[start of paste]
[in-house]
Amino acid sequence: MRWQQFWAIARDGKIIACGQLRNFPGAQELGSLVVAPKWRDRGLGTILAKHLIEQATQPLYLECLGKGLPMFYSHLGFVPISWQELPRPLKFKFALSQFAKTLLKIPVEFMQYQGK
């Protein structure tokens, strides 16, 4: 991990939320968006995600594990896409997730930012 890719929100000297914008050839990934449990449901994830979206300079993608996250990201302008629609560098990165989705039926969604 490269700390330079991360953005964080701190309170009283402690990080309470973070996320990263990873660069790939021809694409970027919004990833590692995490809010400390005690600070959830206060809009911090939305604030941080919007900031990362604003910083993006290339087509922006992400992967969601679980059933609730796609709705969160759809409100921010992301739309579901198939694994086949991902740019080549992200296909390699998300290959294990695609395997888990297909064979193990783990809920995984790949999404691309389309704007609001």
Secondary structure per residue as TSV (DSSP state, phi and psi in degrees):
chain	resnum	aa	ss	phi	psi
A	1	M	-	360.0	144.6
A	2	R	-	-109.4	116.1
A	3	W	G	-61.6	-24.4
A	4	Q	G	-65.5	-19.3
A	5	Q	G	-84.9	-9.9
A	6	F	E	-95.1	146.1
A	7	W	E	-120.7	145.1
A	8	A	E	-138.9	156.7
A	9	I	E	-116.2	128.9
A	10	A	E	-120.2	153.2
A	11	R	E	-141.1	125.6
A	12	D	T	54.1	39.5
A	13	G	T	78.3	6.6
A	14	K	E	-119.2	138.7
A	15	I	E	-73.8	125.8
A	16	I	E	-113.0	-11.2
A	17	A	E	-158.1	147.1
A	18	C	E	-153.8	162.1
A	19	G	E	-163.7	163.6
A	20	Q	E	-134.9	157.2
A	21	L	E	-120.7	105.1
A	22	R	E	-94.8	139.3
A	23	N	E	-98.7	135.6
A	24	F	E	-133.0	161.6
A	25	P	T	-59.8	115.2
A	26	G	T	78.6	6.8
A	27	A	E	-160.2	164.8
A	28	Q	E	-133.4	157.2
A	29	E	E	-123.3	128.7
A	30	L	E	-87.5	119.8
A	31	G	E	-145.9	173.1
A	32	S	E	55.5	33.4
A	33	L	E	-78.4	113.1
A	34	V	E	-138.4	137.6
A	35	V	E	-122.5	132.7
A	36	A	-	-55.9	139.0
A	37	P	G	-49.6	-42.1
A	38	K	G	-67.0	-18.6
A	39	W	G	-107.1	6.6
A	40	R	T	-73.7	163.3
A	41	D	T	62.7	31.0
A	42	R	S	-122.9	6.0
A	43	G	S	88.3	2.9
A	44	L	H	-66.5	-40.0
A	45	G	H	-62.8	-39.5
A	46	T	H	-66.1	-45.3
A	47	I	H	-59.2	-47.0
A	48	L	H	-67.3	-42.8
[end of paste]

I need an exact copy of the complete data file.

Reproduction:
[in-house]
Amino acid sequence: MRWQQFWAIARDGKIIACGQLRNFPGAQELGSLVVAPKWRDRGLGTILAKHLIEQATQPLYLECLGKGLPMFYSHLGFVPISWQELPRPLKFKFALSQFAKTLLKIPVEFMQYQGK
């Protein structure tokens, strides 16, 4: 991990939320968006995600594990896409997730930012 890719929100000297914008050839990934449990449901994830979206300079993608996250990201302008629609560098990165989705039926969604 490269700390330079991360953005964080701190309170009283402690990080309470973070996320990263990873660069790939021809694409970027919004990833590692995490809010400390005690600070959830206060809009911090939305604030941080919007900031990362604003910083993006290339087509922006992400992967969601679980059933609730796609709705969160759809409100921010992301739309579901198939694994086949991902740019080549992200296909390699998300290959294990695609395997888990297909064979193990783990809920995984790949999404691309389309704007609001």
Secondary structure per residue as TSV (DSSP state, phi and psi in degrees):
chain	resnum	aa	ss	phi	psi
A	1	M	-	360.0	144.6
A	2	R	-	-109.4	116.1
A	3	W	G	-61.6	-24.4
A	4	Q	G	-65.5	-19.3
A	5	Q	G	-84.9	-9.9
A	6	F	E	-95.1	146.1
A	7	W	E	-120.7	145.1
A	8	A	E	-138.9	156.7
A	9	I	E	-116.2	128.9
A	10	A	E	-120.2	153.2
A	11	R	E	-141.1	125.6
A	12	D	T	54.1	39.5
A	13	G	T	78.3	6.6
A	14	K	E	-119.2	138.7
A	15	I	E	-73.8	125.8
A	16	I	E	-113.0	-11.2
A	17	A	E	-158.1	147.1
A	18	C	E	-153.8	162.1
A	19	G	E	-163.7	163.6
A	20	Q	E	-134.9	157.2
A	21	L	E	-120.7	105.1
A	22	R	E	-94.8	139.3
A	23	N	E	-98.7	135.6
A	24	F	E	-133.0	161.6
A	25	P	T	-59.8	115.2
A	26	G	T	78.6	6.8
A	27	A	E	-160.2	164.8
A	28	Q	E	-133.4	157.2
A	29	E	E	-123.3	128.7
A	30	L	E	-87.5	119.8
A	31	G	E	-145.9	173.1
A	32	S	E	55.5	33.4
A	33	L	E	-78.4	113.1
A	34	V	E	-138.4	137.6
A	35	V	E	-122.5	132.7
A	36	A	-	-55.9	139.0
A	37	P	G	-49.6	-42.1
A	38	K	G	-67.0	-18.6
A	39	W	G	-107.1	6.6
A	40	R	T	-73.7	163.3
A	41	D	T	62.7	31.0
A	42	R	S	-122.9	6.0
A	43	G	S	88.3	2.9
A	44	L	H	-66.5	-40.0
A	45	G	H	-62.8	-39.5
A	46	T	H	-66.1	-45.3
A	47	I	H	-59.2	-47.0
A	48	L	H	-67.3	-42.8